Cardiac MR could get a boost from the commercial release of a software package designed to support the functional analysis of multislice, multiphase images of the heart. The new CAAS MRV (cardiovascular angiography analysis system MR ventricular) imports
Cardiac MR could get a boost from the commercial release of a software package designed to support the functional analysis of multislice, multiphase images of the heart. The new CAAS MRV (cardiovascular angiography analysis system MR ventricular) imports cine MR data sets of the heart from MR scanners, then analyzes the inner and outer walls of the ventricles to calculate ventricular volume, ejection fraction, and other parameters.
CAAS MRV, which cleared the FDA on July 27, can support routine clinical, as well as academic, studies of the heart. Quantitative analyses of the heart may be used not only in the diagnosis of ischemic heart disease but also to measure patient response to medical or interventional therapy.
The software tool is the latest in a string of analytical programs developed by Pie Medical Imaging of Maastricht, the Netherlands. Earlier products, the first of which was launched 20 years ago, have become staples in the practice of cardiac cath.
Other companies have produced analytical packages for cardiac MR, but CAAS MRV offers advantages. CAAS MRV software is more reliable and easier to use, according to Casper Bouman, Pie Medical sales manager. Processing is typically completed in less than 10 minutes, although the actual time depends on the quality and number of cine images.
"We try to get the results as fast and as easily as possible," he said.
Two university hospitals, one in Antwerp, Belgium, the other in Rotterdam, the Netherlands, are already using the package. Now, with FDA clearance in hand, Pie Medical Imaging will actively seek U.S. customers. CAAS MRV is priced under $50,000-less than competing products, according to Bouman.
The development of CAAS MRV, however, is part of a broader strategy that involves creating an intravascular contrast agent for MR. The agent, being developed by Bracco, parent of Pie Medical Imaging, might enhance the MR signal enough to allow myocardial perfusion and, ultimately, MR coronary angiography. In concert with CAAS MRV, the agent might allow the definitive diagnosis of ischemic heart disease without invasive procedures such as cardiac cath. A perfusion algorithm to evaluate myocardial viability is the next step in the evolution of the software, according to Bouman.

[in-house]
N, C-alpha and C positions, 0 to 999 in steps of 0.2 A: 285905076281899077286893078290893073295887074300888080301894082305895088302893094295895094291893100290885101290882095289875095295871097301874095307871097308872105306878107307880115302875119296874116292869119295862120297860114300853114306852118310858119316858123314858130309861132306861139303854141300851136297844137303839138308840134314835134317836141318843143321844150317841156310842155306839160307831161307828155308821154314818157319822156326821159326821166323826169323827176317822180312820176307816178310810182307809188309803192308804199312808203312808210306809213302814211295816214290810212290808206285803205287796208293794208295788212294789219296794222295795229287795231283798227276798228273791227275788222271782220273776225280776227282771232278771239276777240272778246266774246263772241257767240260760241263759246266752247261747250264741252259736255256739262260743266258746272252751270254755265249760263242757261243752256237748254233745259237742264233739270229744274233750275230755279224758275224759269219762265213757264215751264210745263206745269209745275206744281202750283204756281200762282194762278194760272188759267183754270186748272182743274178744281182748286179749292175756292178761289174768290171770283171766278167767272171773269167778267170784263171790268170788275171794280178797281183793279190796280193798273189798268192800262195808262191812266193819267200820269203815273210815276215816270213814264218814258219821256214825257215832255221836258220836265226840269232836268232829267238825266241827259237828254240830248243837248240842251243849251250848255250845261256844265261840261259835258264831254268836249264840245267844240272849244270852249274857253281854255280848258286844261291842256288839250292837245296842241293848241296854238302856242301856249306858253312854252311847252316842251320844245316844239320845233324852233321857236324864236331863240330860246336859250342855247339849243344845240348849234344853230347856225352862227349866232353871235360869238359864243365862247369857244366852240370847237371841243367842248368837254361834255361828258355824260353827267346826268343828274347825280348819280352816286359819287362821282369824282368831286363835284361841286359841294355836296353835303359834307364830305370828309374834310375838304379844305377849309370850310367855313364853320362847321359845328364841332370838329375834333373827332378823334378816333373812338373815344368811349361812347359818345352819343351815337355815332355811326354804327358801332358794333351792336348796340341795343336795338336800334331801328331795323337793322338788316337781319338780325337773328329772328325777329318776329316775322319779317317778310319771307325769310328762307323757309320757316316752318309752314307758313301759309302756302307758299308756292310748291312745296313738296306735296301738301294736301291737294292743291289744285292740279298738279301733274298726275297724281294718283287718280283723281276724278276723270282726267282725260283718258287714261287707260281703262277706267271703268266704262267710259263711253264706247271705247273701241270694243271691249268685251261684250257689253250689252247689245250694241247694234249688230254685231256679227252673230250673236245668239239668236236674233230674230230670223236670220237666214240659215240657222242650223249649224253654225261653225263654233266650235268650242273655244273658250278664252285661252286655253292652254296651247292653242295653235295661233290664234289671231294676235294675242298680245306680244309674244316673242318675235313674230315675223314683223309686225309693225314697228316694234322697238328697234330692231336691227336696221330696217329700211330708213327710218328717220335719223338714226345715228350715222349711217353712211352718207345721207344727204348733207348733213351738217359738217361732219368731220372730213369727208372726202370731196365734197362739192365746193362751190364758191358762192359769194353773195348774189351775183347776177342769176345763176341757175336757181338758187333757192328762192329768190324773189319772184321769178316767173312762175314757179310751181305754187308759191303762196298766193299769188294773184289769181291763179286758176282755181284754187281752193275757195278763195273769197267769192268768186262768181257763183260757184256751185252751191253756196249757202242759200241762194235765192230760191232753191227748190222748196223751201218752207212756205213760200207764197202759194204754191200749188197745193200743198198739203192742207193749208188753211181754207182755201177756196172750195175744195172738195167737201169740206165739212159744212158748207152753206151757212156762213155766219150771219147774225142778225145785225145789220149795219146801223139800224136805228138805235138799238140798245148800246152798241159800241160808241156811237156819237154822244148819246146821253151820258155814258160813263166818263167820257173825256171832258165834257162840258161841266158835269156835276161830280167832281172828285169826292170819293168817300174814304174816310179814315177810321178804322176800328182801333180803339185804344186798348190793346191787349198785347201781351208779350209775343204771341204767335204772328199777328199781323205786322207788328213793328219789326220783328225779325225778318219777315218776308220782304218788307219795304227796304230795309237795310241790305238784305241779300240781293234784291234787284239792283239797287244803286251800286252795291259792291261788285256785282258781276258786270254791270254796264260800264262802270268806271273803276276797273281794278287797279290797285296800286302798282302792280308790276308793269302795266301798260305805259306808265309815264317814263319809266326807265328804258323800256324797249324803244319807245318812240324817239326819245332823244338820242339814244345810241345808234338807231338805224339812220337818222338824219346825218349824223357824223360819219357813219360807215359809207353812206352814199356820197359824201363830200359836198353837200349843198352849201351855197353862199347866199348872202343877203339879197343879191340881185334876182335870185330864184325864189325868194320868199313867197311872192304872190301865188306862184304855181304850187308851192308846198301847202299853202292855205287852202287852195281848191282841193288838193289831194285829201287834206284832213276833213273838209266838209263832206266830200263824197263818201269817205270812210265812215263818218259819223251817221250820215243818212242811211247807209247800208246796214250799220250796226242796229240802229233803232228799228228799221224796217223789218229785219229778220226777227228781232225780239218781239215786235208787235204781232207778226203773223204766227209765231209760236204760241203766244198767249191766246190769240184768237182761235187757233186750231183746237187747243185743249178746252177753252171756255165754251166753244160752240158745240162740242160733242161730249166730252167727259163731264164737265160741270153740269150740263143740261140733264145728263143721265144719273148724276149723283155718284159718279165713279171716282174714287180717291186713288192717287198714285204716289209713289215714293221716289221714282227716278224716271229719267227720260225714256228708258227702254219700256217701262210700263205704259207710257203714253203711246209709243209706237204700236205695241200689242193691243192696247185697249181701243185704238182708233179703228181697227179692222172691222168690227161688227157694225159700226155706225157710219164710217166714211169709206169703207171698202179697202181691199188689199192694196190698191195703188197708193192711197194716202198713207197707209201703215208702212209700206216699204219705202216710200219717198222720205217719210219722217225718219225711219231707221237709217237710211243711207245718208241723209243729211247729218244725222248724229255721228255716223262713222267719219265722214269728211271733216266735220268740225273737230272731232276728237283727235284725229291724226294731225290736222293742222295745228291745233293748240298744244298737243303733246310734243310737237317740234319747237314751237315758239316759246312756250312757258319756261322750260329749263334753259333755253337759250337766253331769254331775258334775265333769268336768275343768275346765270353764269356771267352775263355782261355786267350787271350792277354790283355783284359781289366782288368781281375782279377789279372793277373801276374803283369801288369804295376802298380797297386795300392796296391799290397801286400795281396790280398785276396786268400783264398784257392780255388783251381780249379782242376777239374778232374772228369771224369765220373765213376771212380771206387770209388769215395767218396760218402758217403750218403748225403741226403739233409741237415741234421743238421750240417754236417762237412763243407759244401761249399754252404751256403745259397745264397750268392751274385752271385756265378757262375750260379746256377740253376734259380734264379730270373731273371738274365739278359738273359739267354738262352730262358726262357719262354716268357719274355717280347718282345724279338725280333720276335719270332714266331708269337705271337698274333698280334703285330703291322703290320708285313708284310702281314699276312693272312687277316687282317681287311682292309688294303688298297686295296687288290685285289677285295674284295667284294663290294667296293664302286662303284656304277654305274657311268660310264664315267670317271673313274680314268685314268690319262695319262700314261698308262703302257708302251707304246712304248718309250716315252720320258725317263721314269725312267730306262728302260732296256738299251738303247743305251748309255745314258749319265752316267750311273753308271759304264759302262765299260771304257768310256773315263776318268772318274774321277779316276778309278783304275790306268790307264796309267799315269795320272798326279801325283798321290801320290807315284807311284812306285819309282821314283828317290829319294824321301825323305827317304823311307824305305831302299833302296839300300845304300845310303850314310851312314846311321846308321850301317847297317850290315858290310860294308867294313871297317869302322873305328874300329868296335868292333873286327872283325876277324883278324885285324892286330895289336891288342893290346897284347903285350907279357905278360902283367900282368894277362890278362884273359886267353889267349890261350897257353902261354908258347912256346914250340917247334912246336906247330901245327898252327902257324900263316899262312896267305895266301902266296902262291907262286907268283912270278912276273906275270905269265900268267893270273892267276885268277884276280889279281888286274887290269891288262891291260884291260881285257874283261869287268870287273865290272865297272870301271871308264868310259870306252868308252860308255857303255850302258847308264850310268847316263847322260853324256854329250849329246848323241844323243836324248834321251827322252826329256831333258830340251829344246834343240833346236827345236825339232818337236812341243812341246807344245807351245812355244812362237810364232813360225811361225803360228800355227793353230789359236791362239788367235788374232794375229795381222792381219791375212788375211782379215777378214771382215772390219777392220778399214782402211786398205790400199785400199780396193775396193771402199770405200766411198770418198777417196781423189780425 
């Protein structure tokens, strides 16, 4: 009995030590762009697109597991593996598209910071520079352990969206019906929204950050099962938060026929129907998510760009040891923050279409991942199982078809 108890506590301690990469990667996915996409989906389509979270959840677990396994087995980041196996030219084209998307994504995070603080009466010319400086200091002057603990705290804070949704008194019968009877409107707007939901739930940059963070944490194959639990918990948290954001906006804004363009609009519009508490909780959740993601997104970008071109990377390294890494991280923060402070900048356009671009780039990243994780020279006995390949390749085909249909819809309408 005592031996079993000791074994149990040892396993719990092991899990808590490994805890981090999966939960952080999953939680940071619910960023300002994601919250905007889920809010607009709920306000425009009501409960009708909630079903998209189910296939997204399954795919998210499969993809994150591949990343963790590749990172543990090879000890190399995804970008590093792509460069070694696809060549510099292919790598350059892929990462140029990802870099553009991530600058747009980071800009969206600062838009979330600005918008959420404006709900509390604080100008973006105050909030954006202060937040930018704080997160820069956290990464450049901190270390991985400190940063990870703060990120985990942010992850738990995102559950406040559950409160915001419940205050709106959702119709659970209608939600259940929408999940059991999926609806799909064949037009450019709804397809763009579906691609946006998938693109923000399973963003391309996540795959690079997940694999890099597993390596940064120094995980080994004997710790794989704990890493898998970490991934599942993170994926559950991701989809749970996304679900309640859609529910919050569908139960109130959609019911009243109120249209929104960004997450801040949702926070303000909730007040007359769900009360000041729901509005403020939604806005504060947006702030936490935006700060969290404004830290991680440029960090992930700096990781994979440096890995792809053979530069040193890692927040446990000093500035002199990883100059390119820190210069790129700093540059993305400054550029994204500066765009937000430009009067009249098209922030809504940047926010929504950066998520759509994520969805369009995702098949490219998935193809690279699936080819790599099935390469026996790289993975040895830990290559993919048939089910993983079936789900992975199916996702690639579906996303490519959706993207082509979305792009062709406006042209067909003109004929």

The company is also planning to extend its product portfolio to include analytical software for CT. A CAAS product designed specifically for CT coronary angiography could be on the market next year, Bouman said. Pie Medical has already created a version of CAAS for intravascular ultrasound.
Over the past two decades, the company has forged a global reputation as a developer of medical software with the release of quantitative analysis tools for cardiology. Its first CAAS product, released in 1984, has grown through regular upgrades to become a standard for accurately and reproducibly measuring the dimensions of coronary arteries and other blood vessels, as well as analyzing left and right ventricular function.
Early but powerful versions of CAAS software are typically applied at teaching hospitals to establish their utility. The software may then evolve into a package optimized for general use. CAAS quantitative coronary analysis, for example, is available in two versions: one for general use, which typically is bundled with cardiac cath equipment sold by OEMs including Siemens and Philips; the other incorporating advanced features more suited for university hospitals, which is sold directly by Pie Medical Imaging.
So far, the company has developed only one version of CAAS MRV. This fully featured product is aimed at advanced users.
"But we will probably develop two versions, a clinical one for OEMs and the other for direct sale," Bouman said.
The company, a sister to Pie Medical Equipment, which makes diagnostic ultrasound equipment, is a member of the Bracco Group. Its software engineers seek feedback from users to refine capabilities while evolving the software to work with new computing platforms, most recently desktop systems.
CAAS MRV automatically segments the inner and outer left ventricular wall of the heart on all short-axis images in both time and space. Heart wall contours allow functional parameters to be calculated. These include ventricular volume, stroke volume, ejection fraction, wall motion, and wall thickening.
Functional data are presented numerically and graphically with interactive 3D visualization of the heart. PACS compatibility is an option.
CT-based software to assess the coronaries is now in development. With the coming release of 40- and 64-slice scanners, Bouman believes CT holds more promise than MR, when it comes to the coronaries.
"The general expectation in the market is that the analysis of big shapes, like the heart, will be done mostly with MR," Bouman said. "And coronary arteries will probably be done with CT."